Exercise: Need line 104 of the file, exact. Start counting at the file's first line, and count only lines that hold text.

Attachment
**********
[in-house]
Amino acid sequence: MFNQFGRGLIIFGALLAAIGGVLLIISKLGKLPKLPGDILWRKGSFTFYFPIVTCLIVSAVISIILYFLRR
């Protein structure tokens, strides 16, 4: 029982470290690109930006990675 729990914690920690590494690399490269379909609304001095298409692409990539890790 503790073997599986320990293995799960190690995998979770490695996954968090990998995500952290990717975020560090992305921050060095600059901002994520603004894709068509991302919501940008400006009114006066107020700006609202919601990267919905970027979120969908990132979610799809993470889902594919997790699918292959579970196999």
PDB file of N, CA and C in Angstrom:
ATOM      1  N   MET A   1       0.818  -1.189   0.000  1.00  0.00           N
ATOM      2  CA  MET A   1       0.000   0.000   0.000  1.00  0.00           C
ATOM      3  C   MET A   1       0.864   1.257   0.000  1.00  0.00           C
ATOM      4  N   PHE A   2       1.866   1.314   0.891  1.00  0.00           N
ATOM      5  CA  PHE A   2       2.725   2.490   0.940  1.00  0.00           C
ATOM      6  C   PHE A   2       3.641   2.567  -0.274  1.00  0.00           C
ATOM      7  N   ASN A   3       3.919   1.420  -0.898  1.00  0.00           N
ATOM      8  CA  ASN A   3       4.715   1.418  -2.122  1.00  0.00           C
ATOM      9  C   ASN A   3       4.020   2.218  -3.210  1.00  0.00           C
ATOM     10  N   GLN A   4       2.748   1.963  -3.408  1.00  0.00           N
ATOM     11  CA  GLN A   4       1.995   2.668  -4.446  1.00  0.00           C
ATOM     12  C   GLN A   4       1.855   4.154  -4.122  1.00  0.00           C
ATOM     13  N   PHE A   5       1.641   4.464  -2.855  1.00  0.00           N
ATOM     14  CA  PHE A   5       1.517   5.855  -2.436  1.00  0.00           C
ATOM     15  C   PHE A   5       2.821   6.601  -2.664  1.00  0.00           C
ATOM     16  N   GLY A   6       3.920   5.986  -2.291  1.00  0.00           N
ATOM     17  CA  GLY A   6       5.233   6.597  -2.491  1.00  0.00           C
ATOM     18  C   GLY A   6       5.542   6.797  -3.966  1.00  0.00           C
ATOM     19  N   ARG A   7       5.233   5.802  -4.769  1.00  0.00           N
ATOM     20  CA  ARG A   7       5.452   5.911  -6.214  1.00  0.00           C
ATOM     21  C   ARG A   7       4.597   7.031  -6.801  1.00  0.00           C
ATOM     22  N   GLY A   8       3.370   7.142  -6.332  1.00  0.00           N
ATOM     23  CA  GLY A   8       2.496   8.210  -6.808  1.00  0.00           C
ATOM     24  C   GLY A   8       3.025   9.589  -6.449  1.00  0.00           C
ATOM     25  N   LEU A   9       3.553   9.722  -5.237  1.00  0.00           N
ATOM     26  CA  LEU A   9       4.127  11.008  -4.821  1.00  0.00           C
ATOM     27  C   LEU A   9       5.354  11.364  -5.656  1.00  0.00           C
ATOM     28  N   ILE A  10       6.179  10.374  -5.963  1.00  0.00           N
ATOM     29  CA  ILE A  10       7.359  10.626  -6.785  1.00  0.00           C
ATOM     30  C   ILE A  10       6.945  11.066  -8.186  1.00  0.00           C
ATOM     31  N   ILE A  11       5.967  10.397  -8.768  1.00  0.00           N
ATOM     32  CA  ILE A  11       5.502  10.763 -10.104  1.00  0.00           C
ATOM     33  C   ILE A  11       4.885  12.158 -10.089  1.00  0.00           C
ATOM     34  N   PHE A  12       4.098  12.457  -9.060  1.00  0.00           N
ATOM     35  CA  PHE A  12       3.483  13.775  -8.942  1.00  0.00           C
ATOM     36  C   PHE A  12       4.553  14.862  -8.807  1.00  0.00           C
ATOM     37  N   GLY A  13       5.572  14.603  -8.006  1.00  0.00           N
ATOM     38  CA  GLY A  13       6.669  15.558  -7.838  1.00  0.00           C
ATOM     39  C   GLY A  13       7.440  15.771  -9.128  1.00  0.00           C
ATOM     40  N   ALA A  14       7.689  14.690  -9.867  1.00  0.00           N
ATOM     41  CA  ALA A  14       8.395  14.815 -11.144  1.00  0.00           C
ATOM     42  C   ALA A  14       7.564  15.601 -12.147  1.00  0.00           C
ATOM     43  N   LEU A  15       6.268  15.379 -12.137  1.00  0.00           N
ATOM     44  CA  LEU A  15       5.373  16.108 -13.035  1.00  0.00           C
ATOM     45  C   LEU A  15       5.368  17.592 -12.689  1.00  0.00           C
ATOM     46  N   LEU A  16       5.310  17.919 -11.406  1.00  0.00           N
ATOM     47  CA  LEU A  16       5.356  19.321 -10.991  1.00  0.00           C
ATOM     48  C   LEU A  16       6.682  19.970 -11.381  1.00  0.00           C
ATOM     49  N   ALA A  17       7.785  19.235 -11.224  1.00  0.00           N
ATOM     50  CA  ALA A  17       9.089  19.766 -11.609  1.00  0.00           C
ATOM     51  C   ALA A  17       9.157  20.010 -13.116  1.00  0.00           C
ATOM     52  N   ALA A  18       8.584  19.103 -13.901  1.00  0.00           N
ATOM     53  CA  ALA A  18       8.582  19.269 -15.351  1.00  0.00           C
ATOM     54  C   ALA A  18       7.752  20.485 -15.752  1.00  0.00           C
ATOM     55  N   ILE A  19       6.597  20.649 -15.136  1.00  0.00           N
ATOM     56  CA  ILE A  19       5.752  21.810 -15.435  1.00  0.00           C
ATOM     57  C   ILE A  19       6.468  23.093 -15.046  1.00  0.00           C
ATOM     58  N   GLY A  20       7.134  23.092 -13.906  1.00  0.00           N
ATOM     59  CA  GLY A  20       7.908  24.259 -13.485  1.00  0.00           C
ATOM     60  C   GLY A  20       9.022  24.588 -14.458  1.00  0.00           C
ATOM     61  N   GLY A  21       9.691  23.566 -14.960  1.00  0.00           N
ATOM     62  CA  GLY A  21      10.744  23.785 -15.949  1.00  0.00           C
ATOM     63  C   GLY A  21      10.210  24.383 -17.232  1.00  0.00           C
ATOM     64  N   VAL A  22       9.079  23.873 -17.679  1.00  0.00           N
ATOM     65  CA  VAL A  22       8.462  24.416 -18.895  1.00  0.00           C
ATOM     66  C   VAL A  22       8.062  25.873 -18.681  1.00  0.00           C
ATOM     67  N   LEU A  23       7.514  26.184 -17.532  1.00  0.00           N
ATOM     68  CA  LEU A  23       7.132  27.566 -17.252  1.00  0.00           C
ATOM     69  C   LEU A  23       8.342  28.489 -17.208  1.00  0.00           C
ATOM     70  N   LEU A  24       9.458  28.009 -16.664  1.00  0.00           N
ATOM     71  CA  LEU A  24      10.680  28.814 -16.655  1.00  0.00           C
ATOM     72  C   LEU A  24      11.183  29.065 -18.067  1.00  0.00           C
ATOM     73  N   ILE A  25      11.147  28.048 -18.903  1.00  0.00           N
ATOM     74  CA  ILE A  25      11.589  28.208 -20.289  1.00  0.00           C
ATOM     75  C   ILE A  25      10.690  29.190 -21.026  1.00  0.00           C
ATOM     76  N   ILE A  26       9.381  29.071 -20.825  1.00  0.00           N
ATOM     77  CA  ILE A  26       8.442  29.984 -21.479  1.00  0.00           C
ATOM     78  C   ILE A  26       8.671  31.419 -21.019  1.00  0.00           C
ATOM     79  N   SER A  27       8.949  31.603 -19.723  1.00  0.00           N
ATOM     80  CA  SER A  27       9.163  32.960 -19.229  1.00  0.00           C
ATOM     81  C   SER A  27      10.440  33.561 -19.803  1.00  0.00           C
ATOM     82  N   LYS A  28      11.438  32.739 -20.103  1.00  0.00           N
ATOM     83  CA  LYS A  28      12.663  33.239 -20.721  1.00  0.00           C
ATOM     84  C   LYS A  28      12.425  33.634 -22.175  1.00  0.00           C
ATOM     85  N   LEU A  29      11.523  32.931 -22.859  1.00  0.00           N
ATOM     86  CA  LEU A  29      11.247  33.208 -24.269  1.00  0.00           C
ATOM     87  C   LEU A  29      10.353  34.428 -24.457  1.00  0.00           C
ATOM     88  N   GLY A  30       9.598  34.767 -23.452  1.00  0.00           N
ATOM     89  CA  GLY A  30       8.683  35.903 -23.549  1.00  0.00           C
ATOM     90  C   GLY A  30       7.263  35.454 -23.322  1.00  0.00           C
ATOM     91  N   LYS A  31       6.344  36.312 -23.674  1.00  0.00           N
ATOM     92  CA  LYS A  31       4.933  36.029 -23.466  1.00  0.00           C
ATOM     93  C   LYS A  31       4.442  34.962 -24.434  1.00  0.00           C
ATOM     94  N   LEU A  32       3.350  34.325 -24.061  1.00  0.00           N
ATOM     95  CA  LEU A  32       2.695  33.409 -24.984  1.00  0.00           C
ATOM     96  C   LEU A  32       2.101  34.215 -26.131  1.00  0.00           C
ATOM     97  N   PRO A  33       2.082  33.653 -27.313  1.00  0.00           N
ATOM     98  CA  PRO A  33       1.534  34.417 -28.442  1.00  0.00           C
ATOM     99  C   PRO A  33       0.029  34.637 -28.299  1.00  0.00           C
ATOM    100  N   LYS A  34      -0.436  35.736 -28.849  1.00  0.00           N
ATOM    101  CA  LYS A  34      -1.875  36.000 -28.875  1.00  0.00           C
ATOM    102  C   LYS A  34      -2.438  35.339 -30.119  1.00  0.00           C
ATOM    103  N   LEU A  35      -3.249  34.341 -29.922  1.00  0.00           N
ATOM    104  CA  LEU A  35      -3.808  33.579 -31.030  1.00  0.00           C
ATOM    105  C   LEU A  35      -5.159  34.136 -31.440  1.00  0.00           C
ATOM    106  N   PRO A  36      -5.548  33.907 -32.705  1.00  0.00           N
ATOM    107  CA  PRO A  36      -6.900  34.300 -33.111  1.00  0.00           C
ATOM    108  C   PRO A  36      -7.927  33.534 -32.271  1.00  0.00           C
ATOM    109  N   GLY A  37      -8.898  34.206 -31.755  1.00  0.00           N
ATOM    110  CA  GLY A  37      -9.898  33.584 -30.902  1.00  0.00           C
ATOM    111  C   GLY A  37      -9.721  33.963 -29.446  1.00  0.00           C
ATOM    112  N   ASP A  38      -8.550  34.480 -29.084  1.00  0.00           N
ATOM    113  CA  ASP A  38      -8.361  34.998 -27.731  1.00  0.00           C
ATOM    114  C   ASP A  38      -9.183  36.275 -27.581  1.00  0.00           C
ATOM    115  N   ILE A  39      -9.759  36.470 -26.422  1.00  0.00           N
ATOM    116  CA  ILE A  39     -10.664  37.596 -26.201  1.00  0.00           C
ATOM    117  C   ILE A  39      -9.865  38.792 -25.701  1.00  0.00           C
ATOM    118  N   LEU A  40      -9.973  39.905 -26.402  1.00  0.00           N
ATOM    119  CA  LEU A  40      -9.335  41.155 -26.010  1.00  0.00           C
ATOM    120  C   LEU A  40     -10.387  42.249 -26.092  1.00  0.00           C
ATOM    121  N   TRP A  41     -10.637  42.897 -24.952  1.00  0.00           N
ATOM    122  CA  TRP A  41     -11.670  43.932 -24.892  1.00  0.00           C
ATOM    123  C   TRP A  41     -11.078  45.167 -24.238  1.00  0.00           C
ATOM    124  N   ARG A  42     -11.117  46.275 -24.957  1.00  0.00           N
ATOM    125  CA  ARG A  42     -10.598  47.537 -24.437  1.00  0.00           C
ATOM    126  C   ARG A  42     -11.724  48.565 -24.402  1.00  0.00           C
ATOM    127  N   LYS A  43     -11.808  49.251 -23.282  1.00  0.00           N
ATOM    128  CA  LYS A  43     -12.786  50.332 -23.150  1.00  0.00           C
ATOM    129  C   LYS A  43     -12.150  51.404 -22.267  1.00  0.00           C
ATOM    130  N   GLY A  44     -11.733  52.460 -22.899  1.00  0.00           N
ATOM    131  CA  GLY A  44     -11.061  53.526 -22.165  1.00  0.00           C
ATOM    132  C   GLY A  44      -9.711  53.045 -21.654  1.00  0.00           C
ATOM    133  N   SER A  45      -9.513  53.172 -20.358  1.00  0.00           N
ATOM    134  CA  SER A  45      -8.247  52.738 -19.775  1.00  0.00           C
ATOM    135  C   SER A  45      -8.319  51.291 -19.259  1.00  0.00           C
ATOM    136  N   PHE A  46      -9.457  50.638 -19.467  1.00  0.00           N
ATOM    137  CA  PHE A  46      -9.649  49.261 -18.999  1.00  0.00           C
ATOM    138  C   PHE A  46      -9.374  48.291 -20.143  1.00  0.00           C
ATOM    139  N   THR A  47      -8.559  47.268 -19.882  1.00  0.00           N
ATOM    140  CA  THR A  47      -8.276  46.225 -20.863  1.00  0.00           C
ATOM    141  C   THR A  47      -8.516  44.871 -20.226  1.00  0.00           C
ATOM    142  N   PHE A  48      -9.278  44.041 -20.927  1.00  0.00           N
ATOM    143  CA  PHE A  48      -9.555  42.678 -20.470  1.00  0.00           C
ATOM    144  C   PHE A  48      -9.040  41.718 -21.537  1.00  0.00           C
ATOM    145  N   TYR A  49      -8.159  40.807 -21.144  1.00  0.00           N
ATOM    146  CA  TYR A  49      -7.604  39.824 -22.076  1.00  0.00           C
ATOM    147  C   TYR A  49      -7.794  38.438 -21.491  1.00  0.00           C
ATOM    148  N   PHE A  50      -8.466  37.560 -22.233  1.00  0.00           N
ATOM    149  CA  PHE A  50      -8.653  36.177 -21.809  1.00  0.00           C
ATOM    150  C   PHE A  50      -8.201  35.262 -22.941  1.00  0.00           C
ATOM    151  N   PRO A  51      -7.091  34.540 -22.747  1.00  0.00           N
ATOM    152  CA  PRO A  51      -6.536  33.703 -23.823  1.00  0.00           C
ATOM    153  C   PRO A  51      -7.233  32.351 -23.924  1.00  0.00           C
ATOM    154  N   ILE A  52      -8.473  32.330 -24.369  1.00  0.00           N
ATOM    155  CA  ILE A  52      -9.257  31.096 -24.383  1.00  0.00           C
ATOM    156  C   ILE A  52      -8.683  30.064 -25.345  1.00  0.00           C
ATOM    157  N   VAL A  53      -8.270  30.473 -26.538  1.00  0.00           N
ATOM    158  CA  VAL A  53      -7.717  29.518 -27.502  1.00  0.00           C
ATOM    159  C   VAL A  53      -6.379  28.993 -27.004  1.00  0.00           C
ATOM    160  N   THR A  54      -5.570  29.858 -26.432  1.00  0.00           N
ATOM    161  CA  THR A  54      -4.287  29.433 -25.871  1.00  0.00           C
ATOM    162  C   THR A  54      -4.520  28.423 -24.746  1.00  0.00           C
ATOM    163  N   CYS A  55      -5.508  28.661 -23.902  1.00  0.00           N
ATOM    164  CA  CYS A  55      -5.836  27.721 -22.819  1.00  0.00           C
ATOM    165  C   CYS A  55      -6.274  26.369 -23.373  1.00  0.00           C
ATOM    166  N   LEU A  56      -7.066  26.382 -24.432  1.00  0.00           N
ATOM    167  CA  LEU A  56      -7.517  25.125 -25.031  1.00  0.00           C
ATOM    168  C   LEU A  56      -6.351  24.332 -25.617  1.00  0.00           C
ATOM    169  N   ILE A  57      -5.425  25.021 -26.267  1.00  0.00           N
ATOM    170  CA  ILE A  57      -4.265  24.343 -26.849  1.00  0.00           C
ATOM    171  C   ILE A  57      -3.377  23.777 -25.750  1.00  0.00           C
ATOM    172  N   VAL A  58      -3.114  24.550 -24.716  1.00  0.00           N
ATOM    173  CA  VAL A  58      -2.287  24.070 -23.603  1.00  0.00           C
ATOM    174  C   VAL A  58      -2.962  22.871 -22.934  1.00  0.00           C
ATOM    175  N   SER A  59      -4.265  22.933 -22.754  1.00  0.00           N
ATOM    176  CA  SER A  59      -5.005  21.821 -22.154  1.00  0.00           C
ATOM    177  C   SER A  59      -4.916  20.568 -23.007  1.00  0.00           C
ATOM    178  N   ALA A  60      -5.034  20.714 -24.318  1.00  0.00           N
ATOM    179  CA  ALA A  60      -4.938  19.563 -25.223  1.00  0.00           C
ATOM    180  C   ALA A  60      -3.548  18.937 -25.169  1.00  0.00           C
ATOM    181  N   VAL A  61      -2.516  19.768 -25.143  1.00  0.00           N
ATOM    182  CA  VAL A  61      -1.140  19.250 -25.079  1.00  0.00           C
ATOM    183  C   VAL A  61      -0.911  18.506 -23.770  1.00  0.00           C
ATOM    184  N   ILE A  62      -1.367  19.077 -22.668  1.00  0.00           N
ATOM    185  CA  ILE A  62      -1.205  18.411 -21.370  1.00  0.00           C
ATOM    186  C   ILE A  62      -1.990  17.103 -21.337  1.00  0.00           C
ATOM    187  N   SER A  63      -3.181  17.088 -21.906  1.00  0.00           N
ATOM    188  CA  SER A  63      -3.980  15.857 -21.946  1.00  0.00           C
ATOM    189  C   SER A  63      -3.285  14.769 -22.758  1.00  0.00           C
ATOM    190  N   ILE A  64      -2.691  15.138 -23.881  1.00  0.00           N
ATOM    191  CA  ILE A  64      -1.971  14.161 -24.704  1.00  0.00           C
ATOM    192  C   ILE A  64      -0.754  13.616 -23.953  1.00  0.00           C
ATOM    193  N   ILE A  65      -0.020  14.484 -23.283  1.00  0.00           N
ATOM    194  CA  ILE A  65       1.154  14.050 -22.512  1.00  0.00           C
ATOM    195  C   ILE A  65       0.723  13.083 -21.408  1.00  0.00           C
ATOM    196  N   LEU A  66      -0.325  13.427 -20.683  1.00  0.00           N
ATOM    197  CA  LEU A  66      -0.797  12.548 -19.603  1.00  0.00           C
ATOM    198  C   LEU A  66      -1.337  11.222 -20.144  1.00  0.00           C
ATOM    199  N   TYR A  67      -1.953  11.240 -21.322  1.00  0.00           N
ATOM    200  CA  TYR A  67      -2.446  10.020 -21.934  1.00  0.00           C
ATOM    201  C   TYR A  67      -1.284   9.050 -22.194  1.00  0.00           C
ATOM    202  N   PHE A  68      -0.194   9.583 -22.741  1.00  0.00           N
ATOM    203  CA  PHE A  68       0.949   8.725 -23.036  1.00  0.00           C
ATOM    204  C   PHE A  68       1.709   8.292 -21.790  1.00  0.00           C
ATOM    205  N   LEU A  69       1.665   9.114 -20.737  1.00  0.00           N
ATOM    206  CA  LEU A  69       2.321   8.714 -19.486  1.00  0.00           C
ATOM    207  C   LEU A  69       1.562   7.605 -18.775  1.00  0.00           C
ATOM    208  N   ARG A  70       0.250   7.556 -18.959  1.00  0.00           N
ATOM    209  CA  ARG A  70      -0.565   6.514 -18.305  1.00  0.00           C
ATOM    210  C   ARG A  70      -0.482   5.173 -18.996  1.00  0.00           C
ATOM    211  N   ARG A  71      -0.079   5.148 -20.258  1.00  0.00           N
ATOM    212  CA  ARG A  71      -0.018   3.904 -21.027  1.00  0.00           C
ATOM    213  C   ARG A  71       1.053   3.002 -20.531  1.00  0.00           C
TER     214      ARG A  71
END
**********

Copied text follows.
ATOM    100  N   LYS A  34      -0.436  35.736 -28.849  1.00  0.00           N